Monthly Archives: January 2004


NEITHER A BORROWER NOR A LENDER BE � especially not a lender

Another friend of mine is caught in the American legal system. This isn�t the first guy to experience the latest swing of the pendulum away from civil liberties and toward undue punishment for actions that are not completely understood by or, worse yet, are misrepresented to the judge and the jury. Some federal prosecutors are more concerned with their won-loss records than in how they play the game.

Our system is based on the notion that the truth will emerge through competent advocacy. The system, however, relies on the integrity of its participants. Long ago prosecutors discovered it was very hard to gather the evidence needed to meet the �beyond a reasonable doubt� standard. Some of these prosecutors, who maybe didn�t fully understand the complexities of a situation, or maybe who just decided that they knew someone was guilty, have compromised their integrity to elevate their own reputations and secure convictions.

As a lender, Larry (I have changed all the names, for obvious reasons) is being blamed for something his former client did. At the end of January, if he isn�t granted a re-trial, he will likely go to prison, leaving a wife and three children destitute. All because he lent someone money and trusted the wrong people.

Larry Jacobs, the owner of Nameless Financial Services, had lent money to Ben Rogers. Nameless had a large number of borrowers at the time, and Rogers was one of them. Rogers was selling a benefits package, including a supposed credit card, through telemarketing.

At the time of the activities mentioned in Larry�s first trial, Nameless wasn�t lending Rogers new money. However, to get its money back, Nameless had an agreement to get paid a small amount of money from each sale made by Rogers.

Rogers probably was cheating consumers. Part of the package he offered often included a credit card or debit card that he probably couldn�t deliver.

To make certain it was paid back its loan, Nameless opened bank accounts to receive sales proceeds generated by Rogers. Nameless kept a small piece of the proceeds and sent the rest to Rogers.

This system didn�t work because irate consumers requested refunds. The account in which money was received was later debited in large amounts because of chargebacks. The result was that while Nameless should have had its position paid down considerably, it ended up around $400k more in the hole to Rogers.

By mid March 2000, it became clear that Rogers was cheating Nameless in many ways and was also probably cheating customers. At the advice of Nameless�s attorney, Nameless basically took over the business operation of Rogers, including his employees.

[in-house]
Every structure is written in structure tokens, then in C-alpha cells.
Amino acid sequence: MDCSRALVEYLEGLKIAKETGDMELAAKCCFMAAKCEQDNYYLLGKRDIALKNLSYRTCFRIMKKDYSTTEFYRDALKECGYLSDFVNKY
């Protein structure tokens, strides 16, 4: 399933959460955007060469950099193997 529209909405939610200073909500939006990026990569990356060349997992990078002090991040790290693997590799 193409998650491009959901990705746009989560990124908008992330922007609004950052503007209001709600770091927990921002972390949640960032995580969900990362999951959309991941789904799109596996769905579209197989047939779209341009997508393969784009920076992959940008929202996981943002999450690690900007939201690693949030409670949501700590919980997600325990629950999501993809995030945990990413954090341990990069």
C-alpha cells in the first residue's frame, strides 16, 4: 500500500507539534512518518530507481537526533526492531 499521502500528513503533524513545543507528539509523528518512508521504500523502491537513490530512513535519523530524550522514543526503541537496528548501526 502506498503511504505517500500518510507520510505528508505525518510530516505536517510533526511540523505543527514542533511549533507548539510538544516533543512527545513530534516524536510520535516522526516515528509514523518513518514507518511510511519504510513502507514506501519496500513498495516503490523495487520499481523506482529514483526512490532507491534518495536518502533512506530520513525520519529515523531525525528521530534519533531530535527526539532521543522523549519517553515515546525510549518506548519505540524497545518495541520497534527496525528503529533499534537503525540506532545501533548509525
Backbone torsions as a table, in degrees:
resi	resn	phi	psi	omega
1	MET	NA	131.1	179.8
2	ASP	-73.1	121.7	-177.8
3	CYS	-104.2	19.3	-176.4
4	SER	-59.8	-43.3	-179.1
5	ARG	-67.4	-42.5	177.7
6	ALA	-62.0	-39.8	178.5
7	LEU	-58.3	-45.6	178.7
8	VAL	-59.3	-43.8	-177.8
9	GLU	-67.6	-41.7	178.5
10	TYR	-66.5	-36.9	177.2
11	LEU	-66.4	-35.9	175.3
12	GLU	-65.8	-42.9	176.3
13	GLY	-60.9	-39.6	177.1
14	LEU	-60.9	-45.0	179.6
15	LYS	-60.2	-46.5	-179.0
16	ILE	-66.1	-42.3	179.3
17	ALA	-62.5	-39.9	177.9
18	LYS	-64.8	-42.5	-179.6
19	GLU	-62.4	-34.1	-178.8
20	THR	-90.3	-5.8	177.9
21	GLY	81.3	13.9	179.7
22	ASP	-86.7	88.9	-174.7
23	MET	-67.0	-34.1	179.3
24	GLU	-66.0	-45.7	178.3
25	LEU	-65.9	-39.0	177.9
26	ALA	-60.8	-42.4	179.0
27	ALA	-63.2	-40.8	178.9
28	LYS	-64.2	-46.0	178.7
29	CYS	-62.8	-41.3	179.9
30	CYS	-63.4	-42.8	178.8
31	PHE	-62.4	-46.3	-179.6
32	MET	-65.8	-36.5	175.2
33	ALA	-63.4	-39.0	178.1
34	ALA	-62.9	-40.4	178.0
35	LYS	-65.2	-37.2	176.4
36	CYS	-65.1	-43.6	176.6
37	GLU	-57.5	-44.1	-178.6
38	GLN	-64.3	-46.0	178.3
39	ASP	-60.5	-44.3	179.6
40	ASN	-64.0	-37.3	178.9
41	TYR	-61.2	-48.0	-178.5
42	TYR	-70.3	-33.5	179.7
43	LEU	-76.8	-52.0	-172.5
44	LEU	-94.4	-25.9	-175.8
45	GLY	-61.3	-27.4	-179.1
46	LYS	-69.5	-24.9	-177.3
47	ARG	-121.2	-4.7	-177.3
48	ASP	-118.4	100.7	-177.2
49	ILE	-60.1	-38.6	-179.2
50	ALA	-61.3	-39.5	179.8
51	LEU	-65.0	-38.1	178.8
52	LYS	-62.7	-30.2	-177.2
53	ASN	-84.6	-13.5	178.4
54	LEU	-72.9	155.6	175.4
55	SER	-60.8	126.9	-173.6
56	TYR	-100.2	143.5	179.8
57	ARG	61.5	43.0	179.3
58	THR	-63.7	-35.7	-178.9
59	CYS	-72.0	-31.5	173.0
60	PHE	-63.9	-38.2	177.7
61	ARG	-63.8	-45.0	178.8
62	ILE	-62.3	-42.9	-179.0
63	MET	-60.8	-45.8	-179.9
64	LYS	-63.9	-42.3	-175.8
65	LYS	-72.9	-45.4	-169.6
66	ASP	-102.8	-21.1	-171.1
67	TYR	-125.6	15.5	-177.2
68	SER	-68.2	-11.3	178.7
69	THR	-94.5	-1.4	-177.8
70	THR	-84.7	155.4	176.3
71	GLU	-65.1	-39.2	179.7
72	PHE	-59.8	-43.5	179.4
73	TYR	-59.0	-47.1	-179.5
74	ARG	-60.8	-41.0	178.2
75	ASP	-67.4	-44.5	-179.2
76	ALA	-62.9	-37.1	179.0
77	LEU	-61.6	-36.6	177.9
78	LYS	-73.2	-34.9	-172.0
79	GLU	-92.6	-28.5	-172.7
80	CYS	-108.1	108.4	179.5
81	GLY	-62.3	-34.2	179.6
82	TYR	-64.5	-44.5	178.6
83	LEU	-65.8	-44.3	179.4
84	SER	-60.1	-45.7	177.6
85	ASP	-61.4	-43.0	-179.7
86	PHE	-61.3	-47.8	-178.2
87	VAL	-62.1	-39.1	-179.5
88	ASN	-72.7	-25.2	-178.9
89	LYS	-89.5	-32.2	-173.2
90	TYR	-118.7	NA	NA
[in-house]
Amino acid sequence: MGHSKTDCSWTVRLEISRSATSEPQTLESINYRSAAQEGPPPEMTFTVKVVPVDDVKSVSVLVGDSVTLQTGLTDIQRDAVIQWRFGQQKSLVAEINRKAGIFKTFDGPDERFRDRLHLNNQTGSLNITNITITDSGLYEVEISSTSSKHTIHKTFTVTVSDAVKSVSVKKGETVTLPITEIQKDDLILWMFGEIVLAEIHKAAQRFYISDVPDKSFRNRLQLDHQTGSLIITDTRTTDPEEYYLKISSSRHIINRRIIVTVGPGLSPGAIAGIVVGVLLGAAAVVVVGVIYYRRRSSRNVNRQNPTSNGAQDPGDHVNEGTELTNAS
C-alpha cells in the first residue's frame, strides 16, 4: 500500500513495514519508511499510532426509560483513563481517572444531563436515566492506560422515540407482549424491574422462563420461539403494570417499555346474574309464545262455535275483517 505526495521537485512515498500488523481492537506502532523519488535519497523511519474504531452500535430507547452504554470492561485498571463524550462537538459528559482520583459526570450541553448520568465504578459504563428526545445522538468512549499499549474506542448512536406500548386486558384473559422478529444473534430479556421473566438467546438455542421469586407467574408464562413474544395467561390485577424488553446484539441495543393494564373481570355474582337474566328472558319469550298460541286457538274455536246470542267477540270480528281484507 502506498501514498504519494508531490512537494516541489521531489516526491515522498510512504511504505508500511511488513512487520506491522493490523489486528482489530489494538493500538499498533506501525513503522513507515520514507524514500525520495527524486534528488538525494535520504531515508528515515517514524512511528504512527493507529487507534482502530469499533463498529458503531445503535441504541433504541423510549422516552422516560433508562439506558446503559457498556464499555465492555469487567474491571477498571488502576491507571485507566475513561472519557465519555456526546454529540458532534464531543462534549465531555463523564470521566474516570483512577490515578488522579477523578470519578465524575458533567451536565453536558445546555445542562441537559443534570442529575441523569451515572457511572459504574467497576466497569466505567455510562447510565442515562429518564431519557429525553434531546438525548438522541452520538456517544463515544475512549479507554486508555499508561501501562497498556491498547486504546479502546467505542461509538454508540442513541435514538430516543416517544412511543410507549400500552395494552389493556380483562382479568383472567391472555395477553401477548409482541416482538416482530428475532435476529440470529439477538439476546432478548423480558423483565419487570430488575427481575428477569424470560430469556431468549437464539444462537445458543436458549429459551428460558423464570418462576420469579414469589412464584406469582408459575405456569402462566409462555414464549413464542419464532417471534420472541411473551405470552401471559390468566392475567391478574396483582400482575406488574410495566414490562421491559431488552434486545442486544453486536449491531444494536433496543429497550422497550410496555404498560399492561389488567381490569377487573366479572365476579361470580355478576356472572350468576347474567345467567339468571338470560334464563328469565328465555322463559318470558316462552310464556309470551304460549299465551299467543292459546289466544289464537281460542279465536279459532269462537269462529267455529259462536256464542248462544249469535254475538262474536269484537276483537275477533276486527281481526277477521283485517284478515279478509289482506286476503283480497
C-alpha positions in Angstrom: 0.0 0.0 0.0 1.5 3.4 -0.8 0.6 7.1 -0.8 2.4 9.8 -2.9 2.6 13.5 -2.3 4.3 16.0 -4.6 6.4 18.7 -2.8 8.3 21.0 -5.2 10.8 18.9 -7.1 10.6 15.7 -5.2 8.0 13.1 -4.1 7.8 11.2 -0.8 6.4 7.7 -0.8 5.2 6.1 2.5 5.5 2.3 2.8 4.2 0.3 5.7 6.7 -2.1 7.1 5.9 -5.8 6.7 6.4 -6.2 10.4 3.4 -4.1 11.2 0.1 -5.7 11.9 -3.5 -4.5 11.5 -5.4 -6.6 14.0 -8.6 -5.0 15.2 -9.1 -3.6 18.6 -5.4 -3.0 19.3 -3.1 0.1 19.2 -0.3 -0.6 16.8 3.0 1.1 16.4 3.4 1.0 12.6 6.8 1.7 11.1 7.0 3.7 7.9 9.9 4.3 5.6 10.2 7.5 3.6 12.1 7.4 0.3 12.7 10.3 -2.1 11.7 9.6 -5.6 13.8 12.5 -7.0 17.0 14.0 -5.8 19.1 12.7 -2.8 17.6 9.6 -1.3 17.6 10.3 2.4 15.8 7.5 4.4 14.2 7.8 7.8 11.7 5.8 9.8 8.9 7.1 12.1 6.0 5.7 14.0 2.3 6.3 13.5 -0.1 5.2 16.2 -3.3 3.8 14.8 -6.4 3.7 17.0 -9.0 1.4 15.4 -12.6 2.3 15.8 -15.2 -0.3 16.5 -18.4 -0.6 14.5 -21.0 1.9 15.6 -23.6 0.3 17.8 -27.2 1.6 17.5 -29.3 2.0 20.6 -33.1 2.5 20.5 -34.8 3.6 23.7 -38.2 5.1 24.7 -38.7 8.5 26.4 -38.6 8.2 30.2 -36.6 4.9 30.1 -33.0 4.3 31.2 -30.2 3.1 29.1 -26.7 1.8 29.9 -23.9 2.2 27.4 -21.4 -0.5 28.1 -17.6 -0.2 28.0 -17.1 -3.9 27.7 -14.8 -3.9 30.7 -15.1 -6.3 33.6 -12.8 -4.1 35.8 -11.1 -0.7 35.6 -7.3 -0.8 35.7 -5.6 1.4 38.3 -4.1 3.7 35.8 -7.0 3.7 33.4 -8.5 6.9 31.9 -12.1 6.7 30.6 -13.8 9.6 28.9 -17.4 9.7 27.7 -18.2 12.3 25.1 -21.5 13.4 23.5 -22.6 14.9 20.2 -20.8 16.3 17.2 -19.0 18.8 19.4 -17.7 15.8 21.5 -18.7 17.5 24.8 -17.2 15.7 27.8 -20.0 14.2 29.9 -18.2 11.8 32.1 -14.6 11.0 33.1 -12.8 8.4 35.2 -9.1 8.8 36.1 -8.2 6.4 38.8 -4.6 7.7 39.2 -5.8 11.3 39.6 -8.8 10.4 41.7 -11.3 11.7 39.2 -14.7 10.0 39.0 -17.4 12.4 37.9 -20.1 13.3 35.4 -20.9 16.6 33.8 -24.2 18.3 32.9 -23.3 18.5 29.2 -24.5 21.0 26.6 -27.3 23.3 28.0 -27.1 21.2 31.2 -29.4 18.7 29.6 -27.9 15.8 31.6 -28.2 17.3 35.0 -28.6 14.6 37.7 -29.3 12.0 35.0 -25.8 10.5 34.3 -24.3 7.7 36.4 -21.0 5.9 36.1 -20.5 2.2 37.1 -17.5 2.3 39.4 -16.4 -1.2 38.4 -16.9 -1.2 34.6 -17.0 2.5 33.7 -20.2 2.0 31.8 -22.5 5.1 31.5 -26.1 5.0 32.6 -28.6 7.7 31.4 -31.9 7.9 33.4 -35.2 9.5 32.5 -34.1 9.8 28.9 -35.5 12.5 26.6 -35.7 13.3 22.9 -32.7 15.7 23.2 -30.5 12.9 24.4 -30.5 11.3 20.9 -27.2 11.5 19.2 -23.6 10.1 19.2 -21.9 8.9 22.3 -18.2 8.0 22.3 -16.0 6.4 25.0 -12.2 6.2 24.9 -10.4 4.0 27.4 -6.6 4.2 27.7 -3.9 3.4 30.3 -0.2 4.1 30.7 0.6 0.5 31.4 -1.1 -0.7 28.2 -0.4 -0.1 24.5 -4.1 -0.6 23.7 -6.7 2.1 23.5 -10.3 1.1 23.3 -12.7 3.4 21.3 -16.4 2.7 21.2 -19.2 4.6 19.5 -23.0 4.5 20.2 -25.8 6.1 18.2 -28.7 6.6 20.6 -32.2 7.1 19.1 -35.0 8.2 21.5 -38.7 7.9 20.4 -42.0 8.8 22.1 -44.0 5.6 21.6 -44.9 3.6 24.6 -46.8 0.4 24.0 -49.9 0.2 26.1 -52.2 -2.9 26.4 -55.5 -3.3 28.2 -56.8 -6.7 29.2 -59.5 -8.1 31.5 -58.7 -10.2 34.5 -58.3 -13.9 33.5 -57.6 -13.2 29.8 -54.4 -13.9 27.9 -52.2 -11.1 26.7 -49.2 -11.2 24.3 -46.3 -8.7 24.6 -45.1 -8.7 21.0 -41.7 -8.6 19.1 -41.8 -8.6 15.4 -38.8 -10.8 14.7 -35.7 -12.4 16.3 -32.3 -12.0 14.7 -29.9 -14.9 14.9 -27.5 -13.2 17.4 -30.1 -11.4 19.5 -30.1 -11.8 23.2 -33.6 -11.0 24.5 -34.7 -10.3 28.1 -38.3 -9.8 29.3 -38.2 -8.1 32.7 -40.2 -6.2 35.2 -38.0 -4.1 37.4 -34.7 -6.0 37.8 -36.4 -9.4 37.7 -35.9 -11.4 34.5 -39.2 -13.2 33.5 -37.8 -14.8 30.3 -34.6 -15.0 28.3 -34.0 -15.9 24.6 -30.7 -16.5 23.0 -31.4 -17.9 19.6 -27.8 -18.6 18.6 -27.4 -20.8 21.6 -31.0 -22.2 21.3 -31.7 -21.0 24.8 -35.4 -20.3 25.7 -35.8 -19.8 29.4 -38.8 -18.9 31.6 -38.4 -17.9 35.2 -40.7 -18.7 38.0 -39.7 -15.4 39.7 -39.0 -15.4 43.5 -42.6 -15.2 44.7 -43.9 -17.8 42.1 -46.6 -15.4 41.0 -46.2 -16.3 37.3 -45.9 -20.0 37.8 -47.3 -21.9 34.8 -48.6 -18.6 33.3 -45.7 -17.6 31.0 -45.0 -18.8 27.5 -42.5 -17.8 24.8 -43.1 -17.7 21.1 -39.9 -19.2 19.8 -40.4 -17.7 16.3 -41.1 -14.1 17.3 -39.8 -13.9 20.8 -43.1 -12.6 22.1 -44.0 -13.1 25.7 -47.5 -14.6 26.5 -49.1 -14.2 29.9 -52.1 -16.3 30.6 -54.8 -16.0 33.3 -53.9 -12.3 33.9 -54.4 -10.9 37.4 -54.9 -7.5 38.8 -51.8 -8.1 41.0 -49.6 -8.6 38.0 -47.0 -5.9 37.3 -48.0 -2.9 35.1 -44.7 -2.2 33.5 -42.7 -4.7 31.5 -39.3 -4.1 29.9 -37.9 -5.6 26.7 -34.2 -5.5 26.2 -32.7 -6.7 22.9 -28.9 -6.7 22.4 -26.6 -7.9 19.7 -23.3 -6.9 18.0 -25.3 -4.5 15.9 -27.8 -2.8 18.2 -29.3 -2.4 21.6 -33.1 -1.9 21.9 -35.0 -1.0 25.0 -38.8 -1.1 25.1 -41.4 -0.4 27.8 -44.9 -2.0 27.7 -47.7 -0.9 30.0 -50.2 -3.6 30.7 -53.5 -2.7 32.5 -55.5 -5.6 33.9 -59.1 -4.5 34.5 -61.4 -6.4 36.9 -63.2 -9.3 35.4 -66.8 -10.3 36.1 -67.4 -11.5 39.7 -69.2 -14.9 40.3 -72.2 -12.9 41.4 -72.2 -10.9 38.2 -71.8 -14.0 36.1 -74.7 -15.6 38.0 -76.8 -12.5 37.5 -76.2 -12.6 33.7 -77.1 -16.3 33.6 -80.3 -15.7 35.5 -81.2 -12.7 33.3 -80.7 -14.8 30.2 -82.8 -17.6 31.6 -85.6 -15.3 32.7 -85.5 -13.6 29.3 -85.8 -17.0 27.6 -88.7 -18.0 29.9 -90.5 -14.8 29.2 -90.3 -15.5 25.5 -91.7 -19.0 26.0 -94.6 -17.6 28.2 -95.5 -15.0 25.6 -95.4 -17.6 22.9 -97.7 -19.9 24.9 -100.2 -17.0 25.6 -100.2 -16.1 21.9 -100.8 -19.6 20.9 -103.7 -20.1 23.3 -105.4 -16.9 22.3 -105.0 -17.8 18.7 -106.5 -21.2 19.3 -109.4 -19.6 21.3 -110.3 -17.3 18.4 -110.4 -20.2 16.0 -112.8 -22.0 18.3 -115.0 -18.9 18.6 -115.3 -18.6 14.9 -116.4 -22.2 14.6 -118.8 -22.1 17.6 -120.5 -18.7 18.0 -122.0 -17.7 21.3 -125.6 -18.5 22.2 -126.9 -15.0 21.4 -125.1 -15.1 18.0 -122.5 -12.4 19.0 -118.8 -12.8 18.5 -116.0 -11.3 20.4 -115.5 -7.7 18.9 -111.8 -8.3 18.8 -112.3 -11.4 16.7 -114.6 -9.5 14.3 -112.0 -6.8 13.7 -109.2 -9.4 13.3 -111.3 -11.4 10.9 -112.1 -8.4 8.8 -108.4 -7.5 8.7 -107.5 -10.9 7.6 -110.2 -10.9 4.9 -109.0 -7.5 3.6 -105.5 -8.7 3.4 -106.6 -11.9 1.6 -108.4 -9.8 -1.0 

This new operation was called Newco. (Isn�t it always?) The credit card offer was eliminated in the short term. A new credit card offer was put in place a few months later. Larry struggled to right the company, while losing $1 million.

When Nameless took over the company, it found an operational and financial disaster. Necessary contractual relationships with third party vendors supplying benefits weren�t documented correctly. The sales effort wasn�t monitored well, allowing sloppy and even fraudulent sales. Many (not all) consumers probably didn�t get what they bargained for; fulfillment was slow, and the entire business stank.

Although Larry tried to straighten things out, Rogers was indicted, and so was Larry. The theme at the trial was that the Nameless� Newco was simply a continuation of what Rogers did — an operation established to cheat people.

Although the government knew it was not telling the whole truth, in its eagerness to get a conviction in the Rogers case, it also convicted Larry, saying he was the mastermind and, in fact, ran all aspects of this scheme.

Employees who were questioned by the government were not called as witnesses if their stories didn�t fit into the prosecution�s picture that Nameless Financial Services was the real culprit. If a potential witness stated that Larry did not commit a crime, then the government would scream and and threaten that witness. On one occasion, when a witness refused to implicate Larry, the Asst US Atty, threw a book on the meeting room table and walked out of the room.

In exchange for deals or immunity, witnesses perjured themselves. The judge and the jury were misled concerning the complexities of the situation. And Larry was convicted, to be sentenced January 30.

If this were the first time I had heard a story like this, I wouldn�t even involve myself, thinking the storyteller was biased. But this is the fourth time in a single year that a person I call a friend has been caught up like this in a legal nightmare that costs him (her) time, money, reputation, friends, and even health.

Something�s wrong in our legal system. I suspect it�s because we have come to measure a persons worth by their successes or victories; concepts like integrity and ethics played well in old Jimmie Stewart movies, but that was long ago. Today, they just don�t pay the bills.

It�s extremely difficult in an age of elaborate business structures, complex relationships, and high technology to guarantee that the prosecution, judge or jury will be competent to decide a man�s fate. When a prosecutor manipulates the system by distorting the truth in the name of justice, there is little hope that a judge and jury will reach a correct result. .

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Although it’s still going on,